No paradox can be superior to the case of Kenyan writer, Binyavanga Wainaina who died yesterday. He has done so great for Africa with his writing but his sexual orientation is not the type that will make Africa give him a continental burial corresponding to what his referential satire “How to Write About Africa”. It went beyond a satire in its combination of an artistic critique and a civilisational reprimand of what Achebe calls “the desire …in Western psychology to set Africa up as a foil to Europe, as a place of negations at once remote and vaguely familiar, in comparison with which Europe’s own state of spiritual grace will be manifest” remains unchallenged.
He took such a well aimed shot at the age-old stereotyping of Africa and Africans as inferior beings and he did not miss. For writing “How to Write About Africa”, Wainaina had done Africa such a great service because the satire has acquired the status of a classic, sitting in the same cubicle as Things Fall Apart, etc.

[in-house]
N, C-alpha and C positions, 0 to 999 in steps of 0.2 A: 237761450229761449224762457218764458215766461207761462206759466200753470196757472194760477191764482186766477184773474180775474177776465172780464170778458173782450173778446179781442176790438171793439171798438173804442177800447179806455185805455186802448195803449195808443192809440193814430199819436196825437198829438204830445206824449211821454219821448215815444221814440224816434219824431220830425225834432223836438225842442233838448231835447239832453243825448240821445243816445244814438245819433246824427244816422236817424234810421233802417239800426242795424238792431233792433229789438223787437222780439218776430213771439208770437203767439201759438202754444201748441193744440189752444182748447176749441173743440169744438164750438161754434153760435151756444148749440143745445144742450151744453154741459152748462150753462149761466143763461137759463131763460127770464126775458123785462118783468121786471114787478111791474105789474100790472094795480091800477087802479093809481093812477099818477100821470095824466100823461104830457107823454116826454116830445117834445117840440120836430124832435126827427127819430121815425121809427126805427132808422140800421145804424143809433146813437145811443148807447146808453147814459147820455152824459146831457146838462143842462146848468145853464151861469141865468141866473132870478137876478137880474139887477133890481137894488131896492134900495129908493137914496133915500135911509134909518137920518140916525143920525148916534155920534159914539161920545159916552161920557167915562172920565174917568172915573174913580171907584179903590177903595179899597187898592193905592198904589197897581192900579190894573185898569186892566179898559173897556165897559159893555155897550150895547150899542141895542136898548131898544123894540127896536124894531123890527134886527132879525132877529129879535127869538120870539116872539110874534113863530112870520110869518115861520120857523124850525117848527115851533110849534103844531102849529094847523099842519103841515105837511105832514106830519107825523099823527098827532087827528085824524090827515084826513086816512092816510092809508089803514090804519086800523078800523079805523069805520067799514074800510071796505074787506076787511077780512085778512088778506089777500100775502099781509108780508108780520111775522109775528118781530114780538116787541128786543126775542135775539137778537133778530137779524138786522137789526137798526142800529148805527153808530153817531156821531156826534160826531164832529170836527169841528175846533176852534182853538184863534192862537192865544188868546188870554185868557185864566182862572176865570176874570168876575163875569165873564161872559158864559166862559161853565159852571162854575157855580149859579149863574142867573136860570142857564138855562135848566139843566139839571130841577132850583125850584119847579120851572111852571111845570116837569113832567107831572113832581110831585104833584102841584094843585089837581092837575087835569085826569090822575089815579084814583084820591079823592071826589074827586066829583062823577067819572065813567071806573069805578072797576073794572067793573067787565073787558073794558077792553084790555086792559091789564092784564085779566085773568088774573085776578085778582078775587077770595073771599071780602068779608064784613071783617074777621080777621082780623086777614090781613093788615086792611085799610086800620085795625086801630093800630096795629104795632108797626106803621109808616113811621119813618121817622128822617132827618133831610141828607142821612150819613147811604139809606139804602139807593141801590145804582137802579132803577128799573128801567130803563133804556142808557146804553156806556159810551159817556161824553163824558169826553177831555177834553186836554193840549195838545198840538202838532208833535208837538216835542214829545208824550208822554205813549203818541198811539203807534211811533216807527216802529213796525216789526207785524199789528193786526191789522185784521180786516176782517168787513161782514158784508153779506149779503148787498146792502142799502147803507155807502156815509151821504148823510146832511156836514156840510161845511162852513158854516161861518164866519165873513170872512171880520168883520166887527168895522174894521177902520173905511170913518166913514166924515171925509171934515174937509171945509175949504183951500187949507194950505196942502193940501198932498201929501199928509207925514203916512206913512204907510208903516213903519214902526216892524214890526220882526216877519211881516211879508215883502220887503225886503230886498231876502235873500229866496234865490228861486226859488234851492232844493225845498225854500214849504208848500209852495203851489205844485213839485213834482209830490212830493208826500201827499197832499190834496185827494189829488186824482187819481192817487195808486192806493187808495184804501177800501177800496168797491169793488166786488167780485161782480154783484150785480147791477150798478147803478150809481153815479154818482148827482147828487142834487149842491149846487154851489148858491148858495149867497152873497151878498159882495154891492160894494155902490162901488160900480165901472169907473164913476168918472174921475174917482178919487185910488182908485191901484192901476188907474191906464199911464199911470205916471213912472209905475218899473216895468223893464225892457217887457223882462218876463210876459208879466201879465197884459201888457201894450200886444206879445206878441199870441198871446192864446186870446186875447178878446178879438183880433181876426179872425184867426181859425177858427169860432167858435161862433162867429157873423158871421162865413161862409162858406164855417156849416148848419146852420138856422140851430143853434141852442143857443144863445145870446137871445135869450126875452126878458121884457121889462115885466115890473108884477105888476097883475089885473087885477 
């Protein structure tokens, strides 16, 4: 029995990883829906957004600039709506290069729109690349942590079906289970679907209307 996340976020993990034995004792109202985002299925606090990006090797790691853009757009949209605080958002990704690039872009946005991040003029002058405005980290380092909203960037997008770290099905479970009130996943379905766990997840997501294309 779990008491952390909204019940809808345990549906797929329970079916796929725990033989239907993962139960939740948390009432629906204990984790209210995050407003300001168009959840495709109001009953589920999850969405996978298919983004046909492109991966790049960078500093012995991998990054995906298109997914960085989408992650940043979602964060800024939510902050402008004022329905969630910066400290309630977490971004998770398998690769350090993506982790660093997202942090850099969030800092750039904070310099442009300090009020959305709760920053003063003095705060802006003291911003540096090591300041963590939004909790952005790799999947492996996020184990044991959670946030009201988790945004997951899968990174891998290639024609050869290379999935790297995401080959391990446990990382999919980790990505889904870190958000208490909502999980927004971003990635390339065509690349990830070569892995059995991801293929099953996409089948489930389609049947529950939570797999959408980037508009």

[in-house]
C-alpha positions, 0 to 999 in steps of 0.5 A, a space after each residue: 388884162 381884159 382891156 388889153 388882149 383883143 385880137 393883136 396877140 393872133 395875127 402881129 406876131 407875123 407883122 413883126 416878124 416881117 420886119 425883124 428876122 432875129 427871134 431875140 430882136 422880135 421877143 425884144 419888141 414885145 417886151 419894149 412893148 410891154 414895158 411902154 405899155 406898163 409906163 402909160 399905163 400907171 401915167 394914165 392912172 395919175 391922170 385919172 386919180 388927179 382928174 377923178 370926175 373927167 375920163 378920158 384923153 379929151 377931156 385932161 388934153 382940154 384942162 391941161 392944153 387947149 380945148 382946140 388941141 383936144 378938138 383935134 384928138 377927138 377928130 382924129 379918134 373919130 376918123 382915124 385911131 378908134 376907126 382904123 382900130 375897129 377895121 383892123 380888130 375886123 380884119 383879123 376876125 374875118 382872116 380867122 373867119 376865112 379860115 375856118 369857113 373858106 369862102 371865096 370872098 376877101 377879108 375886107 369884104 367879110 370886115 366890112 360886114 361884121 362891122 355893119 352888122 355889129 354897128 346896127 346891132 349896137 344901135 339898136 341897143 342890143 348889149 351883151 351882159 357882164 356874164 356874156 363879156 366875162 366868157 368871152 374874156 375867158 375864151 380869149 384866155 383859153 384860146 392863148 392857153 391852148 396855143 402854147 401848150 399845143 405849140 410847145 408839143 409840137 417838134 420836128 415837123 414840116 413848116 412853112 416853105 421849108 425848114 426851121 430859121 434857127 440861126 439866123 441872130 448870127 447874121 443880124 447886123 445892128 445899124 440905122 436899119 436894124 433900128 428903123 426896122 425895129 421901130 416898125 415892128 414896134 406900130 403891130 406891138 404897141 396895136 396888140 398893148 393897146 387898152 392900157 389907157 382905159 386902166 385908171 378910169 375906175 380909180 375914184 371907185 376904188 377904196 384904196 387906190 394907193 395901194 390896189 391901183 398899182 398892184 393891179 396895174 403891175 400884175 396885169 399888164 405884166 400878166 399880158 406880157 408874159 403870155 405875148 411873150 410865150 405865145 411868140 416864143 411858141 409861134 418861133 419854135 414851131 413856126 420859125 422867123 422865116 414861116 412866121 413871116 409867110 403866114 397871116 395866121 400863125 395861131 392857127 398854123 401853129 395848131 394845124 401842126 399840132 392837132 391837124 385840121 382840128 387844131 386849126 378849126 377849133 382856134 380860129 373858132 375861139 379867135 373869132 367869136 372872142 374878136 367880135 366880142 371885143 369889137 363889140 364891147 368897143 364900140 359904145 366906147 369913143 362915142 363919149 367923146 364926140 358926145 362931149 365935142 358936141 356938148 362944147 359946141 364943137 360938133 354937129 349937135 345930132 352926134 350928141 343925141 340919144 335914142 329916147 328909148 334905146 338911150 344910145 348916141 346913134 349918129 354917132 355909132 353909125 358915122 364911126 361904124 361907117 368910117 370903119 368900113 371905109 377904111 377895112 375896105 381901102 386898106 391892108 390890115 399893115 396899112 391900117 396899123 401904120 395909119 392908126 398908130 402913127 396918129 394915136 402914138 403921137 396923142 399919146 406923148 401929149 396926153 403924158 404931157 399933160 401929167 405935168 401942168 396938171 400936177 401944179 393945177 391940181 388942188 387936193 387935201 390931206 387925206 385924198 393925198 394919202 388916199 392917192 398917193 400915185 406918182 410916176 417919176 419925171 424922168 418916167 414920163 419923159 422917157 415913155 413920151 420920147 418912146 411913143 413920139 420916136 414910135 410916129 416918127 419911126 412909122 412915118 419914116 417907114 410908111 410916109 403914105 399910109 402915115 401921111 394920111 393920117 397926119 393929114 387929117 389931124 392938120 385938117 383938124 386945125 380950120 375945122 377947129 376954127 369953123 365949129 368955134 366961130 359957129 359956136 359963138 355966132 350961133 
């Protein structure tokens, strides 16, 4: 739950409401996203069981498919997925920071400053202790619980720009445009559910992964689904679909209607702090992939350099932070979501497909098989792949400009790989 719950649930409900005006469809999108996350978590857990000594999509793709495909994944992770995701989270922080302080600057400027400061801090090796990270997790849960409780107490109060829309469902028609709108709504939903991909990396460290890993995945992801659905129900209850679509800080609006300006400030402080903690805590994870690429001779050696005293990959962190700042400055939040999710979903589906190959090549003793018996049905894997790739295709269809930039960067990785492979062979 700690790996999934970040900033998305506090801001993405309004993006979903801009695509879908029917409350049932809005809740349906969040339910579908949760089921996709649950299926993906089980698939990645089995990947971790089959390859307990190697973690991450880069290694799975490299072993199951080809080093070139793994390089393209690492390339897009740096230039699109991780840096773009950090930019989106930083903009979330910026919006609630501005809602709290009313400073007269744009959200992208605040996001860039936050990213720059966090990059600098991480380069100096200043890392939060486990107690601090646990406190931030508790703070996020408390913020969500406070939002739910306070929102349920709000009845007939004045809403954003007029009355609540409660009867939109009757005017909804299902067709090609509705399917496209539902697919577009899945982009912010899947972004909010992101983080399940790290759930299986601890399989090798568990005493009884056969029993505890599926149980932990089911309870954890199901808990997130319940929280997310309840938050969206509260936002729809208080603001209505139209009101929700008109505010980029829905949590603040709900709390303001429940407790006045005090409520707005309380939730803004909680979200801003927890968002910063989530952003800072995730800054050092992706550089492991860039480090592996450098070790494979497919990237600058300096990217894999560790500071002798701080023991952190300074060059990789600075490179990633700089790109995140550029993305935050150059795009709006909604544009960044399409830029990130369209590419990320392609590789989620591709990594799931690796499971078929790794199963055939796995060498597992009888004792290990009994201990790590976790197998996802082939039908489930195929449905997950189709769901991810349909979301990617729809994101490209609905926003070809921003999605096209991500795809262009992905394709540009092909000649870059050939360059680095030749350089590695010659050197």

But for turning gay, he ran too far ahead of Africa that Africa might not be mourning him as one continent at his passage. Such things are still of horrifying concern in much of the continent unlike in the Western world where it is a matter of personal choice. Culture matters although culture is neither homogeneous nor static.
Born in 1971, that makes him a 48 year old genius at death. But, before death, he managed to capture the cosmopolitan spirit of the era: Kenya by birth, undergraduate in South Africa, a Masters Degree in the United Kingdom and an intellectual engagement in the United States. These were before he started unraveling as a series of tragedy. First, he publicly declared his gay status and his preparedness to stand up to be counted on that. Shortly after, he also declared his HIV status and then stroke followed. Is it possible that the imaginative genius that enabled him to write a powerful text such as “How to Write About Africa” equally embodied grains of ‘madness’?